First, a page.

More than a year has passed since Wells Fargo & Co.’s cross-selling scandal became one of the biggest non-election stories of 2016.
In the time since that news broke, the country elected a new president, voters sent freshmen lawmakers to Washington, and the San Francisco-based bank has installed a new chief executive, Timothy Sloan. But one thing has not changed: The bank is still defending itself against stern, bipartisan criticism on Capitol Hill.
At a Senate Banking Committee hearing on Tuesday, Sloan took heat from lawmakers not just on the cross-selling scandal, but over the bank’s overall culture. The most serious criticism came from Sen. Elizabeth Warren, who said Sloan should be fired for promoting a workplace atmosphere that led to the creation of millions of fraudulent accounts when he was chief financial officer. The Massachusetts Democrat repeated her call for the Federal Reserve to use existing authority to remove all of Wells Fargo’s current board members and find a replacement for Sloan.
At best you were incompetent, at worst you were complicit, and either way you should be fired.
Sen. Elizabeth Warren (D-Mass.)
“At best you were incompetent, at worst you were complicit, and either way you should be fired,” Warren said at the hearing. “Wells Fargo needs to start over, and that won’t happen until the bank rids itself of people like you who led it into this crisis.”
Sloan responded by saying he hasn’t “been perfect” during his 30-year tenure at the bank.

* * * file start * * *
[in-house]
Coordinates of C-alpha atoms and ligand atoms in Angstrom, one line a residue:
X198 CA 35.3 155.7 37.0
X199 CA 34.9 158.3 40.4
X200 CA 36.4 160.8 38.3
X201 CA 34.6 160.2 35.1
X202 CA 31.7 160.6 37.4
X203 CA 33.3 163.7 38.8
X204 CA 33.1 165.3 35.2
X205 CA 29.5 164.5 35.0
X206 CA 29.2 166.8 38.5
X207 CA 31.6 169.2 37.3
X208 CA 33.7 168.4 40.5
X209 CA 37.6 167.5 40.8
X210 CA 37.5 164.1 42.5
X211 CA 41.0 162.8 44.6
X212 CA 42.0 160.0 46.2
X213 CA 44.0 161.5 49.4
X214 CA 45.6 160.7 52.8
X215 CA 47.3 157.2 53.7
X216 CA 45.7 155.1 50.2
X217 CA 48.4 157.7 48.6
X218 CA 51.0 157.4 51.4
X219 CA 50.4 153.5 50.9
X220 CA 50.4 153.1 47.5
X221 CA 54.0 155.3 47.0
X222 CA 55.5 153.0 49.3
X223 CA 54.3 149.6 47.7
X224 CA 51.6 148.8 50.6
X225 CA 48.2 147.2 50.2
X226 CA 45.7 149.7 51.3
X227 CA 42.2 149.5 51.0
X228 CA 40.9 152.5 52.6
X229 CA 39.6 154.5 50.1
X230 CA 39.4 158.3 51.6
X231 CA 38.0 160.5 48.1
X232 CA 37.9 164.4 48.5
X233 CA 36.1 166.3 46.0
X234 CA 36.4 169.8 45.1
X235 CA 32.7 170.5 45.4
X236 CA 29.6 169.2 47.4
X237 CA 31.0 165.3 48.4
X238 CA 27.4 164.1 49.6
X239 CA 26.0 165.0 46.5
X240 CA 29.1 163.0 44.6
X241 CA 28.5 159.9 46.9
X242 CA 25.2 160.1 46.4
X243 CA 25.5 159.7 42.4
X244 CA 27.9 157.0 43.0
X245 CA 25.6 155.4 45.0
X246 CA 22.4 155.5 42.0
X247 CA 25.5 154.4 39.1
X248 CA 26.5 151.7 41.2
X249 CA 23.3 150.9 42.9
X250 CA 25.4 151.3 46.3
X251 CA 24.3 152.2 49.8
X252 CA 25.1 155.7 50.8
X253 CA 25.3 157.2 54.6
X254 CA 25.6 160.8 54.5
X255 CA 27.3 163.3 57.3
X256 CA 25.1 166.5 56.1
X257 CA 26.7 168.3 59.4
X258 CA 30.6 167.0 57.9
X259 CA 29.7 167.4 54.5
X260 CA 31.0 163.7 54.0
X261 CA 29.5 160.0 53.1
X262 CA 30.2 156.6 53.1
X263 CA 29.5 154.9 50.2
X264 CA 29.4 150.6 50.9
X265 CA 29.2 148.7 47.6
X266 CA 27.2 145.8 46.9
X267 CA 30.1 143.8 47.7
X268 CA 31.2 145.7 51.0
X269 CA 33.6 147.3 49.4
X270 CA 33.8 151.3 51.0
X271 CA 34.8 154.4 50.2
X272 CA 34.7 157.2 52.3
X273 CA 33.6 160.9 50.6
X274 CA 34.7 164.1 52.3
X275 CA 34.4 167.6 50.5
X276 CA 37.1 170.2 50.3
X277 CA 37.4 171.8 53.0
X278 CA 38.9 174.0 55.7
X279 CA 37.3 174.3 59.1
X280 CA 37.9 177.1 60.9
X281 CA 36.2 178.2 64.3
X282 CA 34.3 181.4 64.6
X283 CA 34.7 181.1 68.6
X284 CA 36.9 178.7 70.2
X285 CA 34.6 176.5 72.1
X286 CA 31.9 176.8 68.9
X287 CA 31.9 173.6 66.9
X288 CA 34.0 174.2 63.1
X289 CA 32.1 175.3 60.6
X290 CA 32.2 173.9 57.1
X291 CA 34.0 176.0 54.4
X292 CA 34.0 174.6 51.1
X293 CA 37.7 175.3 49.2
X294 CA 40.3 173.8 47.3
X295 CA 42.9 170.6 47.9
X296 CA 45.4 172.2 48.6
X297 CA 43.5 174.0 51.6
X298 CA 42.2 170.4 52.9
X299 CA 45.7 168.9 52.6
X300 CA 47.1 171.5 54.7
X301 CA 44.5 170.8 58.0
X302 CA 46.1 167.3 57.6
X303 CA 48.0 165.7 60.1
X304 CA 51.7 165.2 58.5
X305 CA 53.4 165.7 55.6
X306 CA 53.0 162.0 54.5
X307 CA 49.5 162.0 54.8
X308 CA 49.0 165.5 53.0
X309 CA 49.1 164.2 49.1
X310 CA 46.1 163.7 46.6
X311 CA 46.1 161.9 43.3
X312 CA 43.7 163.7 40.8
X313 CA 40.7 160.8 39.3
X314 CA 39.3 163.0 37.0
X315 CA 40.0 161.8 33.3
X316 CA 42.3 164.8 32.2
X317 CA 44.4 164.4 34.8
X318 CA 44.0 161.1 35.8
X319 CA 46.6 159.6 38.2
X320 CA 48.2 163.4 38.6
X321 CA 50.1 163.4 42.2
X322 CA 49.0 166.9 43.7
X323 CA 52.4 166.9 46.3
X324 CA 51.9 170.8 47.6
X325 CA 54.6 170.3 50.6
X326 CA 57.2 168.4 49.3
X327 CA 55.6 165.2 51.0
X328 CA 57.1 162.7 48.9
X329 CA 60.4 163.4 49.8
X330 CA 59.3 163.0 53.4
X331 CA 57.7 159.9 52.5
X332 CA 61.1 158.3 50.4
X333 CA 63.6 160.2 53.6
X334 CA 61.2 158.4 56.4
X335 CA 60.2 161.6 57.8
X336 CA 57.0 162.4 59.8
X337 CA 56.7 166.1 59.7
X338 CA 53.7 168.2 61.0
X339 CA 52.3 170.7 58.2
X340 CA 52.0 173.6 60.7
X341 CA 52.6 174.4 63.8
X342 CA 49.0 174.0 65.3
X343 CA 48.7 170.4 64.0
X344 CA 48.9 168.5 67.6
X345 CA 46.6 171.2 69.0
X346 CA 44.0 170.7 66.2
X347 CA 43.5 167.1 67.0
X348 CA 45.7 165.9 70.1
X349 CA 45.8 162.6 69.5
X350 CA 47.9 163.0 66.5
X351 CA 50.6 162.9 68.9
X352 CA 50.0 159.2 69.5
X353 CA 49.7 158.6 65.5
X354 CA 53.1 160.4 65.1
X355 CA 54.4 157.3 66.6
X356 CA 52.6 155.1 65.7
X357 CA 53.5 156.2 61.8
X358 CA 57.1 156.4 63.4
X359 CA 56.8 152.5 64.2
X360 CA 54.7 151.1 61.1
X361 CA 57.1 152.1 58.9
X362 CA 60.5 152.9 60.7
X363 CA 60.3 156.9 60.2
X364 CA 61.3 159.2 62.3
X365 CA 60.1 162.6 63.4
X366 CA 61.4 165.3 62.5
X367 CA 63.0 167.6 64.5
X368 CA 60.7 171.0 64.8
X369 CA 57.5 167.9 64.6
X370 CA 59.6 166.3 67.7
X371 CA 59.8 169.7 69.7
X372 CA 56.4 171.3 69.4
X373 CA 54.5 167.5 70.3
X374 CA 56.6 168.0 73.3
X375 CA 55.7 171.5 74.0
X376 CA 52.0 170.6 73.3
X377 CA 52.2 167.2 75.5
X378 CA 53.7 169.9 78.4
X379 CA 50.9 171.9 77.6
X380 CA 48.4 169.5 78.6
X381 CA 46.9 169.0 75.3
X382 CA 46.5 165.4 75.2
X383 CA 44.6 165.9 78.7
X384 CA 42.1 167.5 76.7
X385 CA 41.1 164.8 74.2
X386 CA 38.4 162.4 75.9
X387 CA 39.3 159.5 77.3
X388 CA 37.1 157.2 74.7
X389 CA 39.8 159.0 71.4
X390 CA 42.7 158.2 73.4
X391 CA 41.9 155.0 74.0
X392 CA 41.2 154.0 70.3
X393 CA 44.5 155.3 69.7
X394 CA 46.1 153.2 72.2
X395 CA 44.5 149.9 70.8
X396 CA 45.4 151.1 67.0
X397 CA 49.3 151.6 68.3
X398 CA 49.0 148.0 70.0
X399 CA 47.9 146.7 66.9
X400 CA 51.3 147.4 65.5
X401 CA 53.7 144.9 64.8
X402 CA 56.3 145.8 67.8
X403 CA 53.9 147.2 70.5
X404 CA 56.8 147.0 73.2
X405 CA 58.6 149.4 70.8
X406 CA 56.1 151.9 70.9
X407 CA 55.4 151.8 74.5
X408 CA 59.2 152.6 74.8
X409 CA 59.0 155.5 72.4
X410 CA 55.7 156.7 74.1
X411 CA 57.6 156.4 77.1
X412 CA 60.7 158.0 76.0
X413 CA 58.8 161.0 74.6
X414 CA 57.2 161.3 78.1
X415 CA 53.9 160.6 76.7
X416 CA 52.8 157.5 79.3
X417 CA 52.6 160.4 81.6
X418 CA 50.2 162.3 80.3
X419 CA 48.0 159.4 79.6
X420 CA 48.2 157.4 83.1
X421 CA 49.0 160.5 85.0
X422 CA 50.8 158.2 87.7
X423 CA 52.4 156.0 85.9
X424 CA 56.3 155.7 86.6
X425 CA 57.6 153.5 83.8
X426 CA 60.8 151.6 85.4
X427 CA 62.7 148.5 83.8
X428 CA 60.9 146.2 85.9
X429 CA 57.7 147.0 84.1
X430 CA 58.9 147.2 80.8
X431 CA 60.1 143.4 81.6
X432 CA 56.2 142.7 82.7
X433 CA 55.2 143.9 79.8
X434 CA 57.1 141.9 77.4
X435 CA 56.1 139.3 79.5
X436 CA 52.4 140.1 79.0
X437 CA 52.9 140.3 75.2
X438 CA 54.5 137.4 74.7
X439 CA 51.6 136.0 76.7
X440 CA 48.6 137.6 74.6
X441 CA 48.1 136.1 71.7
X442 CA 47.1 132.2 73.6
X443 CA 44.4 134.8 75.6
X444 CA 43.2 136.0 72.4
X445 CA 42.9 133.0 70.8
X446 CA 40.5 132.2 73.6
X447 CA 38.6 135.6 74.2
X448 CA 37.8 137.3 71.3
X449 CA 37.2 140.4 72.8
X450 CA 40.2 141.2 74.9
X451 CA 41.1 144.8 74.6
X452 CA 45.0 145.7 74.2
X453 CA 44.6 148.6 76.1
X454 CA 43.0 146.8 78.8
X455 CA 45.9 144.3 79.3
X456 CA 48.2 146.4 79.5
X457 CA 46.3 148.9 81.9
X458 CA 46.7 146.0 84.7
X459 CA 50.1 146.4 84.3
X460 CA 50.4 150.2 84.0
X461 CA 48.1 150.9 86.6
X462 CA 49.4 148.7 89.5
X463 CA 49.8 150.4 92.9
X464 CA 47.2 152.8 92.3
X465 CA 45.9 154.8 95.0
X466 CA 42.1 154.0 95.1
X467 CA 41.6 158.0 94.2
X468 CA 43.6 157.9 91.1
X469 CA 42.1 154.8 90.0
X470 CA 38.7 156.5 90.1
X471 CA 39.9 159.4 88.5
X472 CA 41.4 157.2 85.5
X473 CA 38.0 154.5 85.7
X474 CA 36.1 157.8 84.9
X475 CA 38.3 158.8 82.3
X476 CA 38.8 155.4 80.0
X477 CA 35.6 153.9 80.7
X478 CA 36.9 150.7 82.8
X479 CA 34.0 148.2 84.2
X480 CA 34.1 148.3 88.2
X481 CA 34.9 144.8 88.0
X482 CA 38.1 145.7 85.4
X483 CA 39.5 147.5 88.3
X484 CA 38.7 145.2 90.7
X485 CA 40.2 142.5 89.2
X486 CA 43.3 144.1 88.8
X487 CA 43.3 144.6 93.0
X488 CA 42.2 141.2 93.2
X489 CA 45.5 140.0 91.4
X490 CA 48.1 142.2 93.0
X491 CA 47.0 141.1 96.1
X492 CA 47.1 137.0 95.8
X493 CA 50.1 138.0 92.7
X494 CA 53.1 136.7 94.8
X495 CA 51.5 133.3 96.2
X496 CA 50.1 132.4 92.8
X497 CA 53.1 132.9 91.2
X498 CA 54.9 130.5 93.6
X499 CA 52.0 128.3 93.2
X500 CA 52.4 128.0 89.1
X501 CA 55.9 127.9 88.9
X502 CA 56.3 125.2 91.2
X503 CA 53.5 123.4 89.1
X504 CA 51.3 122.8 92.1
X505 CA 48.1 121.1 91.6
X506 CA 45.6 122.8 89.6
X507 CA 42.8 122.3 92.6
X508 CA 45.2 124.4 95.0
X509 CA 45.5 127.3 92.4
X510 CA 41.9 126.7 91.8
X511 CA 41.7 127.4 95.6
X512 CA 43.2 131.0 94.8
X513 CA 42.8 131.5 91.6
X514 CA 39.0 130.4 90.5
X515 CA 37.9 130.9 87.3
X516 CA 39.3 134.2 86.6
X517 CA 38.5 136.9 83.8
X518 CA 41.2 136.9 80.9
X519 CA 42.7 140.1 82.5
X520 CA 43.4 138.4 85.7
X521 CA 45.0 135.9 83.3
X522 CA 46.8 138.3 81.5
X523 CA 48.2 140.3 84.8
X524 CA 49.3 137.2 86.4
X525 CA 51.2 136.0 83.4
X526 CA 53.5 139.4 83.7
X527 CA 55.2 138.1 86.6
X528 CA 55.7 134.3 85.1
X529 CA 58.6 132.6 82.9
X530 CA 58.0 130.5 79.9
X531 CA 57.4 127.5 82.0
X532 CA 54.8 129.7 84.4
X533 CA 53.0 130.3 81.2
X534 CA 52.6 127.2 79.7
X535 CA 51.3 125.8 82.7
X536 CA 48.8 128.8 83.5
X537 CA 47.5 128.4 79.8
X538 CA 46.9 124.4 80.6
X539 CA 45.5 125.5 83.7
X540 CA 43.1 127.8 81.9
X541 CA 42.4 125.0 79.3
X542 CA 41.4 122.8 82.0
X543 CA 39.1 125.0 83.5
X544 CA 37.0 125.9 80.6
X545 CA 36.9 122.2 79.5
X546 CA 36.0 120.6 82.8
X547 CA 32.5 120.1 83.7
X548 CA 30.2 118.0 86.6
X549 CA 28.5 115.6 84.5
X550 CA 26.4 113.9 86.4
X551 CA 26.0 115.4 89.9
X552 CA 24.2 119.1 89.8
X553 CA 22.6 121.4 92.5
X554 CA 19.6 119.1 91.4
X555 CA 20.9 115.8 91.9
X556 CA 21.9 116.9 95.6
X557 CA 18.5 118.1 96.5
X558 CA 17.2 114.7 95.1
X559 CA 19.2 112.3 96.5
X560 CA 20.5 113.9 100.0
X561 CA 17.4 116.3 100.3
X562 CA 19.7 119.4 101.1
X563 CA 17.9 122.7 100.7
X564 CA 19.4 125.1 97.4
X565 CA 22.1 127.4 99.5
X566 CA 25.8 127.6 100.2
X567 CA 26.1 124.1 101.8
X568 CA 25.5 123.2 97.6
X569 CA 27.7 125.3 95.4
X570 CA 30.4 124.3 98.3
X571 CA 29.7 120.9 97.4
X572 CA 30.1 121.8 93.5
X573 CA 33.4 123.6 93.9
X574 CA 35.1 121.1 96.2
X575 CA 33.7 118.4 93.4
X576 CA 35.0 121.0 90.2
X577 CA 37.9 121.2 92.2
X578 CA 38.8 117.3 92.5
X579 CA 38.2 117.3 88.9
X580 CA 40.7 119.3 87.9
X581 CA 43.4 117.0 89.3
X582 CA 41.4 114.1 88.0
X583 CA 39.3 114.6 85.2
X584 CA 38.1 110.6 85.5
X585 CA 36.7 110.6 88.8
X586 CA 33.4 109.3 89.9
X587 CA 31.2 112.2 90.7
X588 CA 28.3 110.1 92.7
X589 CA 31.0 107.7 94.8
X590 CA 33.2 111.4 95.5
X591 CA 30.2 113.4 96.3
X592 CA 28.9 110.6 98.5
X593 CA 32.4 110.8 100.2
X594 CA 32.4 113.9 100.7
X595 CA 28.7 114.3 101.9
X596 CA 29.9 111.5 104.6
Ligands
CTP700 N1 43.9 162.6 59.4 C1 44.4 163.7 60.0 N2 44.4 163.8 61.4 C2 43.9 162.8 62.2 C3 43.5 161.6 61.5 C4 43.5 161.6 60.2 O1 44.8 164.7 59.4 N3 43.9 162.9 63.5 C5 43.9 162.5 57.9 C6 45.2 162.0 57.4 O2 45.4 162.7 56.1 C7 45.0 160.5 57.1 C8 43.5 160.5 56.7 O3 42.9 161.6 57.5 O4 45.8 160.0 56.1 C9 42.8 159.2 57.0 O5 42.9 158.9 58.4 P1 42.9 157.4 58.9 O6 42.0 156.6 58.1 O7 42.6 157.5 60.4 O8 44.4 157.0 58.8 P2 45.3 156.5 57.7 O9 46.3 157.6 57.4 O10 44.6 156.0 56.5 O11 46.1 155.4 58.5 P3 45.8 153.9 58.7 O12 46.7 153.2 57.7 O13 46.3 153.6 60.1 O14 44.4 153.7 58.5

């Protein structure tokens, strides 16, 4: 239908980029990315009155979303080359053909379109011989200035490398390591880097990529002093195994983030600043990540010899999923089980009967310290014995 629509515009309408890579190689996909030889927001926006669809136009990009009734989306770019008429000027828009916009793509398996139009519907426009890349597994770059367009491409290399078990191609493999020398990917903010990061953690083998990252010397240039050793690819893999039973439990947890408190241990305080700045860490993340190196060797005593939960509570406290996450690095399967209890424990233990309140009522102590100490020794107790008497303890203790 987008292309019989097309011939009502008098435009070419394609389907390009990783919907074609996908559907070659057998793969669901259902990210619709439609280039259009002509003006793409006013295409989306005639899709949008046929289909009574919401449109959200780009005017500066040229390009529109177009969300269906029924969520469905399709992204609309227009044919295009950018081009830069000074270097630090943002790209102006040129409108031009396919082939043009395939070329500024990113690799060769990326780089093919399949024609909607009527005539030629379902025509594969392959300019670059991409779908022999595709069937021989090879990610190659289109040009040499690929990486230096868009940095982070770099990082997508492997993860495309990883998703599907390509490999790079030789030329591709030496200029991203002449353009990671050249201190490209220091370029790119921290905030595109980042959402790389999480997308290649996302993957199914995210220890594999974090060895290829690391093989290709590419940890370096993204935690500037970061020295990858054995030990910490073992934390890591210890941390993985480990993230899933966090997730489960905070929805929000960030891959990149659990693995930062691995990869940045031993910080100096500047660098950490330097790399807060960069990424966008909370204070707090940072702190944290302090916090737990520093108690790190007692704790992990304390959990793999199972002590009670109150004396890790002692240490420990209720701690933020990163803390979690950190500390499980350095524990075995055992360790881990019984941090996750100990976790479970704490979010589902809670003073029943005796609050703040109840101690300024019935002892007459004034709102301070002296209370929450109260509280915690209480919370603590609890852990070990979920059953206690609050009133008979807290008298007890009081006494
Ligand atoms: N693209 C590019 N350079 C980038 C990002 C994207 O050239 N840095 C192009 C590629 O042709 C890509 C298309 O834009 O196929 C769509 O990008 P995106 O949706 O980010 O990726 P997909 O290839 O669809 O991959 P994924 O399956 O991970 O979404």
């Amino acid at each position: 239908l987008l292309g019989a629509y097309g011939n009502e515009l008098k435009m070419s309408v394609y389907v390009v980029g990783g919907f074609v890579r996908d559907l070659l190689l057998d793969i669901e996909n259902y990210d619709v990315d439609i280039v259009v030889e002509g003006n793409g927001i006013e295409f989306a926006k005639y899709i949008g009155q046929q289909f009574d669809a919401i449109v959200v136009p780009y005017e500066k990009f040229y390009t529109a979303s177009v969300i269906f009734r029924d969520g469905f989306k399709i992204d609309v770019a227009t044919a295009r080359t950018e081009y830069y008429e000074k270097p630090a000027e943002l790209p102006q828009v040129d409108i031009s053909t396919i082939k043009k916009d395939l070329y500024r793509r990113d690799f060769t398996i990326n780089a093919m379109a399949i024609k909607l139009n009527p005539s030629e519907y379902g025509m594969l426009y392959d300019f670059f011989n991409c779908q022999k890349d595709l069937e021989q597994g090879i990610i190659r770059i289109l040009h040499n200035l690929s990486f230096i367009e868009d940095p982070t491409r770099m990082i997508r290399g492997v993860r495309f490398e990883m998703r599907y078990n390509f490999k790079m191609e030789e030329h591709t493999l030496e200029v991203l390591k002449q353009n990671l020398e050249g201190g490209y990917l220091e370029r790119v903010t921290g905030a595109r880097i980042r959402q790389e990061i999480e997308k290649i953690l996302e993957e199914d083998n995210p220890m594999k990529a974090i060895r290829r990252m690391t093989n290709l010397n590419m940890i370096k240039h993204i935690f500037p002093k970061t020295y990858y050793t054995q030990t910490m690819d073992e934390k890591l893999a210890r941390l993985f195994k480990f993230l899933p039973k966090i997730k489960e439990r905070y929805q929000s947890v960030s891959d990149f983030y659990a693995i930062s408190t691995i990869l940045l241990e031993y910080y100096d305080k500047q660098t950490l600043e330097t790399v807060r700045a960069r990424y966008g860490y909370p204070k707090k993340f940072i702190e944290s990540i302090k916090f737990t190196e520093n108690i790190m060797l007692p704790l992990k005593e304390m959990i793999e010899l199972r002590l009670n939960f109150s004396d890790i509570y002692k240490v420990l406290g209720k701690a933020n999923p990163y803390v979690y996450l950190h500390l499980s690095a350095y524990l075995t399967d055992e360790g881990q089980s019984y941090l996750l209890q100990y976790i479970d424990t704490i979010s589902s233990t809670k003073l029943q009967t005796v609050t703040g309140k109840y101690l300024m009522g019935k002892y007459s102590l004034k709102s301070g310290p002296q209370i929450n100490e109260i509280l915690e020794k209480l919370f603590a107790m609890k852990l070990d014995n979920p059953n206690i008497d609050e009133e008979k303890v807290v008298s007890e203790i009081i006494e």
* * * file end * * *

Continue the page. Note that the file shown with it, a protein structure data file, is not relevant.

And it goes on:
“I have made mistakes, I certainly haven’t been perfect,” he said. “The actions that I’ve taken since I became CEO 11 months ago have made fundamental change at this company.”
Sloan fielded sharp questions from Republican lawmakers, too, with Sen. John Kennedy (La.) — a freshman who was not in Congress when the scandal broke — asking “what in God’s name” the bank was thinking and how much the bank profited from the accounts scandal. Sloan said that of the approximately 190,000 fraudulent accounts that charged fees, Wells Fargo collected about $6 million that’s since been refunded to affected customers.
For potentially unauthorized credit card accounts, Sloan said, Wells Fargo has been in touch with credit reporting agencies to correct the potential effects on credit ratings for affected customers.
But the hearing also turned into a proxy fight between Republicans and Democrats over a Consumer Financial Protection Bureau rule limiting mandatory arbitration clauses in consumer contracts. GOP senators are trying to block the rule using the Congressional Review Act, but they haven’t held a vote on the measure.
The House adopted its version of the disapproval resolution, H.J. Res. 111, in July on a mostly party-line vote of 231-190.
Democrats generally support the CFPB’s rule, and some of them dinged Wells Fargo for the use of legal maneuvers that they said disadvantage consumers who were affected by the cross-selling scandal. Sen. Jon Tester sought Sloan’s commitment that Wells Fargo will not use arbitration in disputes with consumers whose accounts were opened fraudulently.
“There’s not going to be a reason to even have the conversation because we’re going to make it right by the customer,” Sloan said in response to the Montana Democrat’s question.
Sen. Chris Van Hollen (D-Md.) cited a Reuters article from Sept. 18 that said Wells Fargo is seeking arbitration for some of the fraudulent accounts in a Utah court case. Sloan said he wasn’t familiar with the case.
When Sen. Sherrod Brown (D-Ohio), the Banking Committee’s ranking member, asked Sloan to commit the bank to not using arbitration generally, Sloan declined to, saying instead that arbitration, rather than class-action suits, is usually the most efficient way for customers to get level with financial companies that have wronged them.
Sen. Tom Cotton (R-Ark.) agreed with that characterization.
“Without arbitration as an option, the arbitration system will essentially cease to exist,” Cotton said. “And I don’t think we should be forcing consumers to fund the lawsuits of class-action lawyers.”